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Theophostic Prayer and Emotions

Critic’s concern: Has TPM over simplified the relationship between thoughts and feelings.  Smith says, “We feel what we believe experientially—not logically. As much as we would like to believe otherwise, our emotions will always expose what we truly believe. …What we think controls how we feel” (Healing Life’s Deepest Hurts, p. 52.  Can we be so certain that what we think does, in fact, always control how we feel? Is it possible that a person’s feelings (emotions) affect what he thinks?  Is it possible there may be a constant interplay between the two, much like the chicken and egg question?

Ed Smith’s response: Your point is noted. I agree with you that there is always a broader understanding about any issue. However, it has been my personal experience my emotions are rooted in what I believe. For almost 13 years and many ministry sessions with many people this principle has proven consistent. The tens of thousands of people using this process in the world seem to also agree since they are doing this ministry based upon this premise. There may be room for debate but in the meantime I will continue to seek to help people find freedom from the lies they believe by following their emotion to the root belief.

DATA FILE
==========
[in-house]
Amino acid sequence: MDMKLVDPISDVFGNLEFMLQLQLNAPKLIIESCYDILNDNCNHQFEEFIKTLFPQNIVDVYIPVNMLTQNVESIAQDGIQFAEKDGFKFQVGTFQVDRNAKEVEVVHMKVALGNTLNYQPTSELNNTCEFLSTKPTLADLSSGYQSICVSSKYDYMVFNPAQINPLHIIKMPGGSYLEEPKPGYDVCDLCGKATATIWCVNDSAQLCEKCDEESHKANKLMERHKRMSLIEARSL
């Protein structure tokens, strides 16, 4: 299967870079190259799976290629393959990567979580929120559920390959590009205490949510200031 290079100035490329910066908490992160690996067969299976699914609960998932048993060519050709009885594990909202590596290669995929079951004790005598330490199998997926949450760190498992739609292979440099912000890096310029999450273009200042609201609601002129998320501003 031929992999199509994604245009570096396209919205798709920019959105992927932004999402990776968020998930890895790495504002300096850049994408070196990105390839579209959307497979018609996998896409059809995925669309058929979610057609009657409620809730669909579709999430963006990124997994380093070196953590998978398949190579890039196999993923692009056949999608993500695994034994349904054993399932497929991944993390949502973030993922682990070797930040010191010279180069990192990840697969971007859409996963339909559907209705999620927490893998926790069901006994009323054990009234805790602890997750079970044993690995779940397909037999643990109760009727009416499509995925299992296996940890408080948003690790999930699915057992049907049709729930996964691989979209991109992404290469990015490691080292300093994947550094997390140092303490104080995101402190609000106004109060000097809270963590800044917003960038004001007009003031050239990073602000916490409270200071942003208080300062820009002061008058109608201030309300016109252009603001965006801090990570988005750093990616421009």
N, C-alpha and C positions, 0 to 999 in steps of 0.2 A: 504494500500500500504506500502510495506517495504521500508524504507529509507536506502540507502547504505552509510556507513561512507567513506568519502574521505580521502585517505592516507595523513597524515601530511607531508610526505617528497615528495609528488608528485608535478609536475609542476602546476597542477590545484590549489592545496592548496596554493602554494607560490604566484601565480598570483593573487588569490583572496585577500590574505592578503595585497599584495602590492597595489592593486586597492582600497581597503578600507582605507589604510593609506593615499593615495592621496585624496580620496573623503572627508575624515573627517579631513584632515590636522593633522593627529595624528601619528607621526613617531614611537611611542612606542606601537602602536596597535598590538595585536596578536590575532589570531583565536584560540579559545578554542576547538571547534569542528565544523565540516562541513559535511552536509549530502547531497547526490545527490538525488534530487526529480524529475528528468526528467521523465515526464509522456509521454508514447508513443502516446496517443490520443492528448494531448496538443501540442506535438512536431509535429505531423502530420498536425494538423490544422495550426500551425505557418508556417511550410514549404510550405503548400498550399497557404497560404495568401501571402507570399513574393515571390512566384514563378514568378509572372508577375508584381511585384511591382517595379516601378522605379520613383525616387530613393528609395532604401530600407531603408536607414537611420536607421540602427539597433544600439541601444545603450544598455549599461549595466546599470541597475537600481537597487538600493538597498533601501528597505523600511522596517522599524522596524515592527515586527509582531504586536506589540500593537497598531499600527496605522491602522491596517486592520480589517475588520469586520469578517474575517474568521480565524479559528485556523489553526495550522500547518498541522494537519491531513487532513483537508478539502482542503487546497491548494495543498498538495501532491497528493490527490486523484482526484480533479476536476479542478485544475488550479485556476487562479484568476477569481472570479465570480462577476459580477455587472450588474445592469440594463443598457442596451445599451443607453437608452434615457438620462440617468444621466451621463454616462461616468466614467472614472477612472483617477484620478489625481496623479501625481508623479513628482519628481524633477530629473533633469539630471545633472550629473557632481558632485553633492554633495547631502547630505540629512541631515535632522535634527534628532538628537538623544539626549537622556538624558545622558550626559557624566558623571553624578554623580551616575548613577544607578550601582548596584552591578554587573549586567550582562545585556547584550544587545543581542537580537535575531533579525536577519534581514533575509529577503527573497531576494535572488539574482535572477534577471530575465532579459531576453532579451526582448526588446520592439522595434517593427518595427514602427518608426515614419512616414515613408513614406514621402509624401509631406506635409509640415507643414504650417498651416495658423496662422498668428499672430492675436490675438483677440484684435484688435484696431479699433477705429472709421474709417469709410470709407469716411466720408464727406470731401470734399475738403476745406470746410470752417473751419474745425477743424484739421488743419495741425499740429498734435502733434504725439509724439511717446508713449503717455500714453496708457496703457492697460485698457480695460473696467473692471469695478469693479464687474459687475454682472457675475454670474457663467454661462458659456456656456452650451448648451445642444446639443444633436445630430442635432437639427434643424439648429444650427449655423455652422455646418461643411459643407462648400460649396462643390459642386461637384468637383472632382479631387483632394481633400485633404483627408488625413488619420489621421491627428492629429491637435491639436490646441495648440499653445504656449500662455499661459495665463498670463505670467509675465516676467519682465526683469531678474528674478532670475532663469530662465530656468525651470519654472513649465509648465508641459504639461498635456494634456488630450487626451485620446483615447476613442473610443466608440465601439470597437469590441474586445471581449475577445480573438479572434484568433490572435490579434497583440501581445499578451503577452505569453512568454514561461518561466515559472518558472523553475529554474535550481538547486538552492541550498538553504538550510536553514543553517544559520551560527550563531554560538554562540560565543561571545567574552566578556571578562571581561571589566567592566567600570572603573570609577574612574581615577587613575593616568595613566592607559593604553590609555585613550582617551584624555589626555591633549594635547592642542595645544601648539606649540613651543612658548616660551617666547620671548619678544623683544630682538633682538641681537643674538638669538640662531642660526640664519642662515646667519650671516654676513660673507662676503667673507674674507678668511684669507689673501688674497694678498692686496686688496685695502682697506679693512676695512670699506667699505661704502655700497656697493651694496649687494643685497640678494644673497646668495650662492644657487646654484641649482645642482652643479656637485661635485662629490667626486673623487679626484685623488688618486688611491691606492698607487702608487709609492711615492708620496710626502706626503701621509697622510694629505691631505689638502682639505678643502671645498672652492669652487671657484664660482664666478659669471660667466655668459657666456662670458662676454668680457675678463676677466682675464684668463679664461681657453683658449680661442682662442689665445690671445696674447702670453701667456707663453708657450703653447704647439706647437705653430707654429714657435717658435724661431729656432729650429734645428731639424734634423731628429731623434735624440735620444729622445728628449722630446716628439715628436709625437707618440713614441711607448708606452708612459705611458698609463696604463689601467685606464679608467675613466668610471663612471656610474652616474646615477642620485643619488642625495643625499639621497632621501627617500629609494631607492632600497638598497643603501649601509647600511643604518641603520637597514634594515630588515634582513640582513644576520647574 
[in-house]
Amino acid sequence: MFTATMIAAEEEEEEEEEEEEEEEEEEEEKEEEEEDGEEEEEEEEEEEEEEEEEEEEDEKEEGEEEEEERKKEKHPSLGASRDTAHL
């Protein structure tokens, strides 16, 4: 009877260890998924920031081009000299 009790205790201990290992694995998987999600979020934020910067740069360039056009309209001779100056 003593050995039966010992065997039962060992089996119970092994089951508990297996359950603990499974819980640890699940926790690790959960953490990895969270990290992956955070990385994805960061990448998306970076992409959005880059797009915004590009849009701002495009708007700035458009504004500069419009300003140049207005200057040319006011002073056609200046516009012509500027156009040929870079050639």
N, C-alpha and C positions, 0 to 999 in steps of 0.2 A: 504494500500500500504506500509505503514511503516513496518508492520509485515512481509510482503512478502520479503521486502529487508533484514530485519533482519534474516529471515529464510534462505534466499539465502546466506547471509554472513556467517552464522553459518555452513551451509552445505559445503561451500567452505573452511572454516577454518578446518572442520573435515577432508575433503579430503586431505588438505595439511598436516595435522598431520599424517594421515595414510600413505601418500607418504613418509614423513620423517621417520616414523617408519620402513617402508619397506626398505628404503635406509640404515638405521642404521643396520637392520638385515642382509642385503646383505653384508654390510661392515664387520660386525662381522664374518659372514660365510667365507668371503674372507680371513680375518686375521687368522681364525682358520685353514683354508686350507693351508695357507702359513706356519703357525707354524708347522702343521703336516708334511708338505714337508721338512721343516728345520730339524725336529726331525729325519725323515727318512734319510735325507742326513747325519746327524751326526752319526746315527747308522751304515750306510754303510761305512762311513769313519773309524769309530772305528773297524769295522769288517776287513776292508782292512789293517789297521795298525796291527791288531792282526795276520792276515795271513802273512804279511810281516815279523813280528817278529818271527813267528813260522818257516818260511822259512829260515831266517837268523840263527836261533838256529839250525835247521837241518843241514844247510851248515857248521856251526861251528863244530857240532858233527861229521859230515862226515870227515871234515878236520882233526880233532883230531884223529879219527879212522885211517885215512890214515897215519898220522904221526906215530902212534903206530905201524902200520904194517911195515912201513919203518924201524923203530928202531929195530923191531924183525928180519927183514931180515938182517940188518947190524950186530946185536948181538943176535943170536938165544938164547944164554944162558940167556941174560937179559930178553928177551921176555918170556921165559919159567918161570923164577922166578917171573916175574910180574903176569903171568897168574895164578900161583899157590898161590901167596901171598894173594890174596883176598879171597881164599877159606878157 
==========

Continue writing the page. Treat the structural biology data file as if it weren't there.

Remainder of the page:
At the same time, I agree with you that once the emotions are stirred thinking can be greatly influenced by these feelings. And a whole cycle of destructive thinking can begin. However, this does not impact TPM in that we are looking for the lie-based thinking that is at the core of our belief. Feelings seem to be a bridge that helps people make this discovery. I do not believe that our feeling create what we believe. The impact that my emotions may have in relationship to what I think would be in how they cause me to surface more of what I already believe. This has proven true for me and is helpful in people identifying the beliefs behind the emotion they feel. Whether the chicken came first or the egg does not change the manner in which this ministry is applied.

Critic’s concern: Smith states “Original trauma doesn’t cause lingering emotional pain. Rather, the source of our present pain is found in the interpretation we have given the event (italics his) (Ibid, p. 49).If true ,then why isn’t a better interpretation (“logical truth”) the answer to the pain, with “experiential truth” reinforcing it, rather than the other way around?


Ed Smith’s response: I have no problem with what you are saying here. In a TPM session a person is encouraged to discover the false information in the memory event. Once it is identified it is held up to the Lord for His truth interpretation. This truth is logical in that it is simply the truth. It is experiential in that it is relational between the person and the Holy Spirit.  I believe the disciples on the road to Emmaus is a good example of the Lord using both cognitive information (“...beginning with Moses and all the prophets, He explained ...”) and experiential (“...their eyes were opened...”) -- but again, this is Jesus doing the work.




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